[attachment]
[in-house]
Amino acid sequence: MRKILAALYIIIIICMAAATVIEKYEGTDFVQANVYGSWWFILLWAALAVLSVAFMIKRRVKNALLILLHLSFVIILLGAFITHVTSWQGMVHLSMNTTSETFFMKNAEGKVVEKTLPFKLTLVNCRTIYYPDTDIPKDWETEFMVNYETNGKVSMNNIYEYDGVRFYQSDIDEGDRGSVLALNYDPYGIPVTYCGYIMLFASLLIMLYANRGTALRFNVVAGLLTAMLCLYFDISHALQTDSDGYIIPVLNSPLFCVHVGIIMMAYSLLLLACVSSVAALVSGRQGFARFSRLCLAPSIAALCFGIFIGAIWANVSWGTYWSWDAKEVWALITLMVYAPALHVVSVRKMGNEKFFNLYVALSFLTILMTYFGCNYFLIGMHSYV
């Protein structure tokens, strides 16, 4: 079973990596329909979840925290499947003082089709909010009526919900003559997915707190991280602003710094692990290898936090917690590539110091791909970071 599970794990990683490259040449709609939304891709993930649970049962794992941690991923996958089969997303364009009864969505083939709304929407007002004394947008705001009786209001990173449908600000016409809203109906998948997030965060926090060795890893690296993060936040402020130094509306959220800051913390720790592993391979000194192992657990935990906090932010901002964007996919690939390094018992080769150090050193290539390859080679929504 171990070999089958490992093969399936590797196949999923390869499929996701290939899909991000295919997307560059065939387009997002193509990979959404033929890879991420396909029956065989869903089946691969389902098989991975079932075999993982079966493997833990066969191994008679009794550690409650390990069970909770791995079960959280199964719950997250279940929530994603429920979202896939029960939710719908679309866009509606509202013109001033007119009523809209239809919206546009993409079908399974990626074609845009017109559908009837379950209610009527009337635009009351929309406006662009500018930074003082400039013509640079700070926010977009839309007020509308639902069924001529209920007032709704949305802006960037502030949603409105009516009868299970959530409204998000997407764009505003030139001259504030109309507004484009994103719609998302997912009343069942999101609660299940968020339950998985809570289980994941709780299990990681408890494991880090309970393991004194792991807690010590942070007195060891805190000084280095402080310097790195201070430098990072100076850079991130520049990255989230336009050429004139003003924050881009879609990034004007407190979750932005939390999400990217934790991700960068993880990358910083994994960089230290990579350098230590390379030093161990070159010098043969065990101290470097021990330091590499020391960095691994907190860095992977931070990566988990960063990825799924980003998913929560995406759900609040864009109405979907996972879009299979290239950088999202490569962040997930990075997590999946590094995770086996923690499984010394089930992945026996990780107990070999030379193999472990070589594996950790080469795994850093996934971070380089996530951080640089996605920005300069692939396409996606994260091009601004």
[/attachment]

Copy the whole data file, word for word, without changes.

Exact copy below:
[in-house]
Amino acid sequence: MRKILAALYIIIIICMAAATVIEKYEGTDFVQANVYGSWWFILLWAALAVLSVAFMIKRRVKNALLILLHLSFVIILLGAFITHVTSWQGMVHLSMNTTSETFFMKNAEGKVVEKTLPFKLTLVNCRTIYYPDTDIPKDWETEFMVNYETNGKVSMNNIYEYDGVRFYQSDIDEGDRGSVLALNYDPYGIPVTYCGYIMLFASLLIMLYANRGTALRFNVVAGLLTAMLCLYFDISHALQTDSDGYIIPVLNSPLFCVHVGIIMMAYSLLLLACVSSVAALVSGRQGFARFSRLCLAPSIAALCFGIFIGAIWANVSWGTYWSWDAKEVWALITLMVYAPALHVVSVRKMGNEKFFNLYVALSFLTILMTYFGCNYFLIGMHSYV
């Protein structure tokens, strides 16, 4: 079973990596329909979840925290499947003082089709909010009526919900003559997915707190991280602003710094692990290898936090917690590539110091791909970071 599970794990990683490259040449709609939304891709993930649970049962794992941690991923996958089969997303364009009864969505083939709304929407007002004394947008705001009786209001990173449908600000016409809203109906998948997030965060926090060795890893690296993060936040402020130094509306959220800051913390720790592993391979000194192992657990935990906090932010901002964007996919690939390094018992080769150090050193290539390859080679929504 171990070999089958490992093969399936590797196949999923390869499929996701290939899909991000295919997307560059065939387009997002193509990979959404033929890879991420396909029956065989869903089946691969389902098989991975079932075999993982079966493997833990066969191994008679009794550690409650390990069970909770791995079960959280199964719950997250279940929530994603429920979202896939029960939710719908679309866009509606509202013109001033007119009523809209239809919206546009993409079908399974990626074609845009017109559908009837379950209610009527009337635009009351929309406006662009500018930074003082400039013509640079700070926010977009839309007020509308639902069924001529209920007032709704949305802006960037502030949603409105009516009868299970959530409204998000997407764009505003030139001259504030109309507004484009994103719609998302997912009343069942999101609660299940968020339950998985809570289980994941709780299990990681408890494991880090309970393991004194792991807690010590942070007195060891805190000084280095402080310097790195201070430098990072100076850079991130520049990255989230336009050429004139003003924050881009879609990034004007407190979750932005939390999400990217934790991700960068993880990358910083994994960089230290990579350098230590390379030093161990070159010098043969065990101290470097021990330091590499020391960095691994907190860095992977931070990566988990960063990825799924980003998913929560995406759900609040864009109405979907996972879009299979290239950088999202490569962040997930990075997590999946590094995770086996923690499984010394089930992945026996990780107990070999030379193999472990070589594996950790080469795994850093996934971070380089996530951080640089996605920005300069692939396409996606994260091009601004």